What began as an adventure for a UMass Lowell professor in 2009 has given rise to the discovery of a collection of rare books and a renewed sense of purpose for the educator.
In 2009, following the death of his estranged father and the breakup of his marriage, UMass Lowell philosophy professor John Kaag set out for New Hampshire to help organize a conference on 19th-century philosopher William James, who famously asked, “Is life worth living?”
A chance encounter in the White Mountains with an elderly gentleman gave Kaag his answer.
The man told Kaag that he had lived on the estate of William Hocking, a philosopher who focused on religion and professor who was prominent at the turn of the 20th century. Hocking’s home and private library, known as West Wind, was nearby.
Kaag took a detour to the estate and explored the property. Inside the library, he found a trove of priceless, weather-worn books – some 10,000 of them – written by generations of the world’s greatest thinkers, including Rene Descartes, John Locke and Immanuel Kant.
Still other books bore the personal inscriptions of American authors Ralph Waldo Emerson, Walt Whitman and Robert Frost or had notes scribbled in the texts’ margins by William James.
“It was the biggest time capsule of American intellectual history I had ever seen,” Kaag said in a press release. “It was every philosopher’s dream: first editions from the 17th and 18th centuries, tucked away in the most beautiful setting.”
Kaag moved ahead to document and help preserve what he had found. With the Hocking family’s blessing, he began visiting the library regularly, researching and cataloging the books.
Over the next few years, immersed in the words of the world’s most famous minds, Kaag fell back in love with his work. He also fell back in love personally, with Carol Hay, a UMass Lowell philosophy professor who collaborated with him on the project.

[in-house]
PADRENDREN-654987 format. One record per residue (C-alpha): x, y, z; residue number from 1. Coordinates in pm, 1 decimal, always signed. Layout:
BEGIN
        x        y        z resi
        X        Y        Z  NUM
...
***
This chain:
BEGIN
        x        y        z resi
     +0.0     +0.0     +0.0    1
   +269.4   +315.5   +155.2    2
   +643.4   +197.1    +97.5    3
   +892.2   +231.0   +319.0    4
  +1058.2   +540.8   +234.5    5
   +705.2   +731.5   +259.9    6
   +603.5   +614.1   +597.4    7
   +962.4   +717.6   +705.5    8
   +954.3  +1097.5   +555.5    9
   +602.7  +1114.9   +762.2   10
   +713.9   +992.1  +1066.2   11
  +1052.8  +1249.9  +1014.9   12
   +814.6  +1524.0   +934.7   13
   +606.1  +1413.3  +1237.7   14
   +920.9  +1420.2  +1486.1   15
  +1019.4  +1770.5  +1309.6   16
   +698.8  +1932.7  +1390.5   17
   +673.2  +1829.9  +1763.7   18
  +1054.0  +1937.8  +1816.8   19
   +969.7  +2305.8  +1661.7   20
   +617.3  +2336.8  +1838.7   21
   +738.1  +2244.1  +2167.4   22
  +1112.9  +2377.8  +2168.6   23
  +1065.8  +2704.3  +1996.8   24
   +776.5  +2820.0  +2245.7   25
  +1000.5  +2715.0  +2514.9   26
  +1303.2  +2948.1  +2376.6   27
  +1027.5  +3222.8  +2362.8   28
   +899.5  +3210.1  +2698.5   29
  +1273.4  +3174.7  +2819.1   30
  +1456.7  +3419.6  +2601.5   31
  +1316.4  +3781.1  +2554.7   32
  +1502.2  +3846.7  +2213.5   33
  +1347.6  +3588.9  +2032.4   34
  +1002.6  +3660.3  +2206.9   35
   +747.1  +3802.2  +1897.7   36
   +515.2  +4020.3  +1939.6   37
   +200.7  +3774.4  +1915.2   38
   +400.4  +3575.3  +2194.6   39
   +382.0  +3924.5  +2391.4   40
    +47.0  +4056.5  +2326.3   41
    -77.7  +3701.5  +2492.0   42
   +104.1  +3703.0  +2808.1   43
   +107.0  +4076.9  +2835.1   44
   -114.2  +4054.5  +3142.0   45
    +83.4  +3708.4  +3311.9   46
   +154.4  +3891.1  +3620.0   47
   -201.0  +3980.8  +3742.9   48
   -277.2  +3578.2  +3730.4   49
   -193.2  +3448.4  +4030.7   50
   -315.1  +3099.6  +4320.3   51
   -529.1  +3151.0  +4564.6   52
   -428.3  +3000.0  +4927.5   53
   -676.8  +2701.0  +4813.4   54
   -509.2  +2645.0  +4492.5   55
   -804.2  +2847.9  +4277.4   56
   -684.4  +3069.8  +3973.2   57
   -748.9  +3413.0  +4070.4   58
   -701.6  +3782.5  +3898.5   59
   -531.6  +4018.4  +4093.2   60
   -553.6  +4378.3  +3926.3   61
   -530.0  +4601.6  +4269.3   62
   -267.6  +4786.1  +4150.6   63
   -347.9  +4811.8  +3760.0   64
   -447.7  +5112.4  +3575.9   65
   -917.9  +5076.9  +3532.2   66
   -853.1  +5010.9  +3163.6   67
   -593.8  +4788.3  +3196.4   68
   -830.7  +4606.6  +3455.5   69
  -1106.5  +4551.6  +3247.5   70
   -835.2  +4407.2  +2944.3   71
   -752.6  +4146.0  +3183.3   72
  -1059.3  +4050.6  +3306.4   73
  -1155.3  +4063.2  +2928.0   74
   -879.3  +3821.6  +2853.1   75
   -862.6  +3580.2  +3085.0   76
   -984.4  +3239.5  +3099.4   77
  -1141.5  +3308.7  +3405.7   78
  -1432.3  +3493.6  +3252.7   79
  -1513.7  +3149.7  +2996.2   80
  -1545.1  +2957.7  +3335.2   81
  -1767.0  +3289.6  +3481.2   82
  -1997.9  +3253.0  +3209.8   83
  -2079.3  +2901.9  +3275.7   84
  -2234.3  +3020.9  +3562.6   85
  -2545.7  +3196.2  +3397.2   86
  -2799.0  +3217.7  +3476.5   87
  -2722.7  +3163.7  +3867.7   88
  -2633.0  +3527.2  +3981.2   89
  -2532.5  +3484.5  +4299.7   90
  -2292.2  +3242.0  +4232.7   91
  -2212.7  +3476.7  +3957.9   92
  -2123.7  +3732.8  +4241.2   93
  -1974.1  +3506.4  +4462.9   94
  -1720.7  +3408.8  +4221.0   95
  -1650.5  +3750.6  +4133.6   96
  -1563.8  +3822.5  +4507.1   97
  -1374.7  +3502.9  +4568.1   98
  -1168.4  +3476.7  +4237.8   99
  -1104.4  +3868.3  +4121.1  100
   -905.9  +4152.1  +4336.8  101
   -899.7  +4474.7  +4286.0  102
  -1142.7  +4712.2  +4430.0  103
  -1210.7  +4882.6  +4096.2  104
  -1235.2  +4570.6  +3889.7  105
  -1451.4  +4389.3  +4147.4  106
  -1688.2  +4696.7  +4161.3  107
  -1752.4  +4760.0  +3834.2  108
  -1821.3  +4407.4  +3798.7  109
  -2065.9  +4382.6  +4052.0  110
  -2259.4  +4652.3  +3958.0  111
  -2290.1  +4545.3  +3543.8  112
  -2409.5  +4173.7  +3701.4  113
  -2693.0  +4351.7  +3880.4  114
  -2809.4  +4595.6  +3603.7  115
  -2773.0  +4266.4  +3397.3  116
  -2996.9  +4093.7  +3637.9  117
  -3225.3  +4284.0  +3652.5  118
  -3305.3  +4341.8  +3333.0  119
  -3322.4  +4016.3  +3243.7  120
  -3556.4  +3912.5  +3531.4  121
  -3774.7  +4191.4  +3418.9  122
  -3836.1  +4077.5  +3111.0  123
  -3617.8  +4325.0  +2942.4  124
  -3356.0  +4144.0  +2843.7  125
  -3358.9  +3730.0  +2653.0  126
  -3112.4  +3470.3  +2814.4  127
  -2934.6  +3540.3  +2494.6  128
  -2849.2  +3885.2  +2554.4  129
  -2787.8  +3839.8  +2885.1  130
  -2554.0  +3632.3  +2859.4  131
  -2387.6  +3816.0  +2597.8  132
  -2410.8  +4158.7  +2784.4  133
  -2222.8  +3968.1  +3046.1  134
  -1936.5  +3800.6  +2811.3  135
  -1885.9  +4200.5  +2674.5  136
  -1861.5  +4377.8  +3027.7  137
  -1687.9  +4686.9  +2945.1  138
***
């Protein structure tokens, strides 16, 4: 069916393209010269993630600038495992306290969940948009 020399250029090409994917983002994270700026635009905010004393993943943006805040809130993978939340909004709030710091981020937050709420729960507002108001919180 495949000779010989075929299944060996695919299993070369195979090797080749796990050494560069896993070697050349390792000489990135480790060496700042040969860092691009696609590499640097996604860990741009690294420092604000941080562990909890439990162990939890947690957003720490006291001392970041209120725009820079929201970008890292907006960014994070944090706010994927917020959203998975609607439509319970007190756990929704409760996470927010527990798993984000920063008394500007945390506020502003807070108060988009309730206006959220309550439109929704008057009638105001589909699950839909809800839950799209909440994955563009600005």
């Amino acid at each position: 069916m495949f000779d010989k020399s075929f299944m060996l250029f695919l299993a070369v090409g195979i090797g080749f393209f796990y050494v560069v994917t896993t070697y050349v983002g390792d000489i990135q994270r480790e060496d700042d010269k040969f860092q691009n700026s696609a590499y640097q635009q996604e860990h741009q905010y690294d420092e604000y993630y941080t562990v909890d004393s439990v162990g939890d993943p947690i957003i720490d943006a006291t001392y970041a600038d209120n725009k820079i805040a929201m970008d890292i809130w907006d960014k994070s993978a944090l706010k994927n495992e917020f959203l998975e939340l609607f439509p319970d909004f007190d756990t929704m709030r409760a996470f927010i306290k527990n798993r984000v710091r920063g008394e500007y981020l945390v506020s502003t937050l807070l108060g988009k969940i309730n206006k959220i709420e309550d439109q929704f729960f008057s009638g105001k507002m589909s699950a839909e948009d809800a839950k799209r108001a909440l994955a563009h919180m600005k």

Kaag chronicles his journey in his memoir, “American Philosophy: A Love Story." Released a few months ago, it has been named Best Book of the Year by National Public Radio, Editor’s Choice by the New York Times and earned a starred Kirkus review.
The work – part memoir, part travelogue of the history of philosophy – chronicles his experiences and successful quest to bring more than 100 of the Hocking Collection’s books to UMass Lowell, where they are now permanently housed.
The texts donated to UMass Lowell by the Hocking family include first-edition publications by Descartes, Locke and philosopher Thomas Hobbes, along with annotated copies of books James referenced as he developed American pragmatism in the 19th century.
Kaag will talk about what it was like to uncover the priceless finds and read from his memoir at a free event on Thursday, March 9, from 4 to 6 p.m. at UMass Lowell’s Allen House, 2 Solomont Way on the university’s South Campus.
“I wrote the book in the hopes that philosophy could live again in people’s lives the way it did for Emerson, Margaret Fuller and Henry David Thoreau,” Kaag said in the statement. “Philosophers usually write for other philosophers. This book is written for just about anybody and I’m glad so many people are reading it.”
The program is presented by the UMass Lowell Philosophy Department, along with the Office of Advancement and the Dean's Office of the College of Fine Arts, Humanities and Social Sciences.